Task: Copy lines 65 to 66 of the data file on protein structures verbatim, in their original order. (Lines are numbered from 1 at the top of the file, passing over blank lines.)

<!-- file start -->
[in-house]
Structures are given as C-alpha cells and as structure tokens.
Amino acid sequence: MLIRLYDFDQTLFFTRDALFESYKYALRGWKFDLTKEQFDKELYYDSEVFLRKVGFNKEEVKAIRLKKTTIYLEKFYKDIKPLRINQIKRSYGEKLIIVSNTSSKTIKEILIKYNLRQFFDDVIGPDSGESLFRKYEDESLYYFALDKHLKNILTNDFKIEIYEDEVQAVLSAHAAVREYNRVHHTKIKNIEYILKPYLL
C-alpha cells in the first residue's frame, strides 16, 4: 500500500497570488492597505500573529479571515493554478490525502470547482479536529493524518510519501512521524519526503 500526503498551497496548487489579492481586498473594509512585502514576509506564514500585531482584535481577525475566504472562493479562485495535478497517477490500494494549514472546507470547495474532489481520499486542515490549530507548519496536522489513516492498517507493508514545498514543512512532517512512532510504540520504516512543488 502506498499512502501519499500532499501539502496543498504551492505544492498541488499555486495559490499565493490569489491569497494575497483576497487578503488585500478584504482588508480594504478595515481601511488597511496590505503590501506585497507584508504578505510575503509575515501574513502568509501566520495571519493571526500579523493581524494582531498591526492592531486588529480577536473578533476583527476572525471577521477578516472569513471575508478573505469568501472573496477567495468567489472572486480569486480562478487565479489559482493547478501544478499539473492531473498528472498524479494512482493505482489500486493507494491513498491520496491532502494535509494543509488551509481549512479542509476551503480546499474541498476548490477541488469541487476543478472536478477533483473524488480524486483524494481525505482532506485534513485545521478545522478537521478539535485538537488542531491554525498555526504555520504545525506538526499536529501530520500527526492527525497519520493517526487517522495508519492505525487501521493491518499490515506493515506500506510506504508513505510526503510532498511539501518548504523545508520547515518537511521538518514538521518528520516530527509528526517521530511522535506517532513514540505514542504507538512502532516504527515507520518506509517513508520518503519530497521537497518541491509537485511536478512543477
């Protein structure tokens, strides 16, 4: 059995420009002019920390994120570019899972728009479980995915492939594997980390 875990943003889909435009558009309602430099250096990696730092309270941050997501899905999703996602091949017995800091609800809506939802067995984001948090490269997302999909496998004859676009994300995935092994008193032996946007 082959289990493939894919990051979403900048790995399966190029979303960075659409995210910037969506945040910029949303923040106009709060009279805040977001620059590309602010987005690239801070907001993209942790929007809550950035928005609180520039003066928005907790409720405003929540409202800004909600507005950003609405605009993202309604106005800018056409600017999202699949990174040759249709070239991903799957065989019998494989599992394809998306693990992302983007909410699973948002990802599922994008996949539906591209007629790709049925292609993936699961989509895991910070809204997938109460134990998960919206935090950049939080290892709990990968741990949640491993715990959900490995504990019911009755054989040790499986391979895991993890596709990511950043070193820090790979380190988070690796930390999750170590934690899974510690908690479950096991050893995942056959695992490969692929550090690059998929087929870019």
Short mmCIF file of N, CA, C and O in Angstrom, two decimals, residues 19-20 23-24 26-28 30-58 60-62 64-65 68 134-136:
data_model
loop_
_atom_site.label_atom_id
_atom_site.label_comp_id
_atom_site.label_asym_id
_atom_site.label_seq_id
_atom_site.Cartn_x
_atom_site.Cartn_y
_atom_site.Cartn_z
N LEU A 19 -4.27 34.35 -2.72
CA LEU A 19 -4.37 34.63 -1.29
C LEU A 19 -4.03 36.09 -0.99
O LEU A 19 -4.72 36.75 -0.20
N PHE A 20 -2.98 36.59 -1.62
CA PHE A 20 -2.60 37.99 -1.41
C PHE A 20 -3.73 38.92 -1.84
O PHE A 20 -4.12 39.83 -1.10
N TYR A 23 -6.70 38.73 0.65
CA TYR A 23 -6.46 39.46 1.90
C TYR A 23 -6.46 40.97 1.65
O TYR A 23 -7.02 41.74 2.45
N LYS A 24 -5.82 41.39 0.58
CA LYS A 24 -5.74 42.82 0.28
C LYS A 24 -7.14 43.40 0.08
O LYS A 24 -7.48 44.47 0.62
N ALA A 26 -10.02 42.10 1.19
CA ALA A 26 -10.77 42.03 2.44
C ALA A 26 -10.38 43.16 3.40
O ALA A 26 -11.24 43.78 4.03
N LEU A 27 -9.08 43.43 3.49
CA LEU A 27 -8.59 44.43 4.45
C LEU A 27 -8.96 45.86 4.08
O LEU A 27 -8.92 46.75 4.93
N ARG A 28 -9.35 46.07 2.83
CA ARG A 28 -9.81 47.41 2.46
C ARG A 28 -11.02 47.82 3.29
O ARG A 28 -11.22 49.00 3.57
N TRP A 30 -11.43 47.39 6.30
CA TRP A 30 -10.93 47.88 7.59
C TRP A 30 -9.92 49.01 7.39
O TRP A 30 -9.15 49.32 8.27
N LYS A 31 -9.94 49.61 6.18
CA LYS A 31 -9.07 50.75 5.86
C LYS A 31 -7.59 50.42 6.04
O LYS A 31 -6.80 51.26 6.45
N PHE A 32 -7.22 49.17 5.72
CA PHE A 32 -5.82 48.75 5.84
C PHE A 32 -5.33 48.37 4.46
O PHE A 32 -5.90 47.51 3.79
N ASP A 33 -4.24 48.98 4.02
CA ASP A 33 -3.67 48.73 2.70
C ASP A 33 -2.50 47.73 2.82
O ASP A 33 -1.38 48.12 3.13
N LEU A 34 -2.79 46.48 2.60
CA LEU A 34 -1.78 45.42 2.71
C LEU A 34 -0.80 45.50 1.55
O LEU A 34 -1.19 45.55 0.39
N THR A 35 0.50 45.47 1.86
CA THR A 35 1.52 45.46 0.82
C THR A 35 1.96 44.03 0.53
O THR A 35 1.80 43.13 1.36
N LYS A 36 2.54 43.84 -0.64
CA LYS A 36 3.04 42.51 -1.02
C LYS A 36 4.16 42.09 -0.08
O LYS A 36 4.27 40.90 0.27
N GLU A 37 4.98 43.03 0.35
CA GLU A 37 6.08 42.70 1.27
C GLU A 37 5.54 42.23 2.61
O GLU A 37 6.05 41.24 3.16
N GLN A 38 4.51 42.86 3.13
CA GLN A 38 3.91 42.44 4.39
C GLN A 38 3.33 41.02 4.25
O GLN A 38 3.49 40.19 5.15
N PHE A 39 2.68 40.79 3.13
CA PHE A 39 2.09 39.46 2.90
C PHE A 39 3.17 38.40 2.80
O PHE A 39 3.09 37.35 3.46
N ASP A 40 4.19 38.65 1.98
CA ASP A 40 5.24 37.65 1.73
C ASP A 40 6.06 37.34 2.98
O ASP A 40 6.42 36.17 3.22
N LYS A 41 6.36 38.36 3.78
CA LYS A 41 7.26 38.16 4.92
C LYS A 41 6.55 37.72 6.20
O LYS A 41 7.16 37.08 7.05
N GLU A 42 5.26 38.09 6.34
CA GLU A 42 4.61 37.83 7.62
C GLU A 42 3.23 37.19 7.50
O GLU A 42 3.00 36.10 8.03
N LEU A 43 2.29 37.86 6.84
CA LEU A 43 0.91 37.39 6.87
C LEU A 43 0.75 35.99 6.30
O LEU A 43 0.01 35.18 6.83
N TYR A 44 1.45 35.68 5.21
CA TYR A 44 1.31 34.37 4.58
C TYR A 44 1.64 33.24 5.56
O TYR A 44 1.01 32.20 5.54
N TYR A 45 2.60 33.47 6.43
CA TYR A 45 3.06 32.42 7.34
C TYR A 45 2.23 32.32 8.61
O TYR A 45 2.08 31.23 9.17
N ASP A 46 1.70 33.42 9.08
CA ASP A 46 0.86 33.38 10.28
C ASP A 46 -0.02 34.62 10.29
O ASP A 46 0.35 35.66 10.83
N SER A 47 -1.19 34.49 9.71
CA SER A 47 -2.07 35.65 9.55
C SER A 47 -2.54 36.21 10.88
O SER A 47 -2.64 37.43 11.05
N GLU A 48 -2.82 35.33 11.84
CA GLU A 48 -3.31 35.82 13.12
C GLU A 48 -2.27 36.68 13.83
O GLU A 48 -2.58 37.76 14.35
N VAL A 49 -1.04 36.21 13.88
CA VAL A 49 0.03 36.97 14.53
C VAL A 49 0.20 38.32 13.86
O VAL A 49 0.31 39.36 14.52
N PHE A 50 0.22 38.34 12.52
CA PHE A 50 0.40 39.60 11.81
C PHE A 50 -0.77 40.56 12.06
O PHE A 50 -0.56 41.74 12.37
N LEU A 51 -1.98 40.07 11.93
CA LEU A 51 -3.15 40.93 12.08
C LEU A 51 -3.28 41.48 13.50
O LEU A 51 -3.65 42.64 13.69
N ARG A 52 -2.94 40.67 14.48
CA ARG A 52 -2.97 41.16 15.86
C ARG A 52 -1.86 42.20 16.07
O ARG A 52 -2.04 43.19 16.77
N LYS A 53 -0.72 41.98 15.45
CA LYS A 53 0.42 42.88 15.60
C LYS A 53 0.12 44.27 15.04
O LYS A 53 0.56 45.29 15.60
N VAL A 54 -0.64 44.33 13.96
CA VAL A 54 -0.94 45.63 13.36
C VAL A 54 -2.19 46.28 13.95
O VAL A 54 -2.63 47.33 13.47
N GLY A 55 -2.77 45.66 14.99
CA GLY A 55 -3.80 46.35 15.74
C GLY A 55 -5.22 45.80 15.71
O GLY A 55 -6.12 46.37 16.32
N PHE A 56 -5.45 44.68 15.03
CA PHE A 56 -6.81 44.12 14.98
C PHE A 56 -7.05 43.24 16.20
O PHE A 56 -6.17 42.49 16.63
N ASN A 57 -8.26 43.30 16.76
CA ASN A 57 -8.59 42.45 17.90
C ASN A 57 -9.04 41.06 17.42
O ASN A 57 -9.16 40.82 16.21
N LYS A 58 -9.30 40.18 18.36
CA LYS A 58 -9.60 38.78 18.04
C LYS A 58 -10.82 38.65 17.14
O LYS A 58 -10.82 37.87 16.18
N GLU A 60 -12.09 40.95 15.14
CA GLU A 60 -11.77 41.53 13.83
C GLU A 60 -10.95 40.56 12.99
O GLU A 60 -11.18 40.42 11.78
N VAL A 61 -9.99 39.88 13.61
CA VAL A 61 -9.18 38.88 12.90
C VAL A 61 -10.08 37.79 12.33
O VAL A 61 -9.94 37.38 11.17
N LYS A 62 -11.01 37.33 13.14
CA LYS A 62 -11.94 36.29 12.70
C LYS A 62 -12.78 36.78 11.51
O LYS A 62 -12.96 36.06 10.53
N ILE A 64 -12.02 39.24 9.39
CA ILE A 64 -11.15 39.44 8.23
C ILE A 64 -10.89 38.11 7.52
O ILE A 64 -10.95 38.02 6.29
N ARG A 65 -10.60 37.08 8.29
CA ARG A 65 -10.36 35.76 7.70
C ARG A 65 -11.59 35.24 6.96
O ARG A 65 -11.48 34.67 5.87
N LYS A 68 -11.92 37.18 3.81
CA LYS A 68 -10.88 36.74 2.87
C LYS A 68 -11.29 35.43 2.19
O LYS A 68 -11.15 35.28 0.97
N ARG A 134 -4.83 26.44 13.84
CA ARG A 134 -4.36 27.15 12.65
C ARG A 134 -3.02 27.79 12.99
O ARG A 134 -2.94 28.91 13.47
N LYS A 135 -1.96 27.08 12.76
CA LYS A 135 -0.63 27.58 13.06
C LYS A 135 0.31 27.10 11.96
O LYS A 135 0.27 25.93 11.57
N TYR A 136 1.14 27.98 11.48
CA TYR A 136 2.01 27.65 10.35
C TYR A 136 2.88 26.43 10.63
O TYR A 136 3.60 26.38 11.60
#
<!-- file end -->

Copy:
CA THR A 35 1.52 45.46 0.82
C THR A 35 1.96 44.03 0.53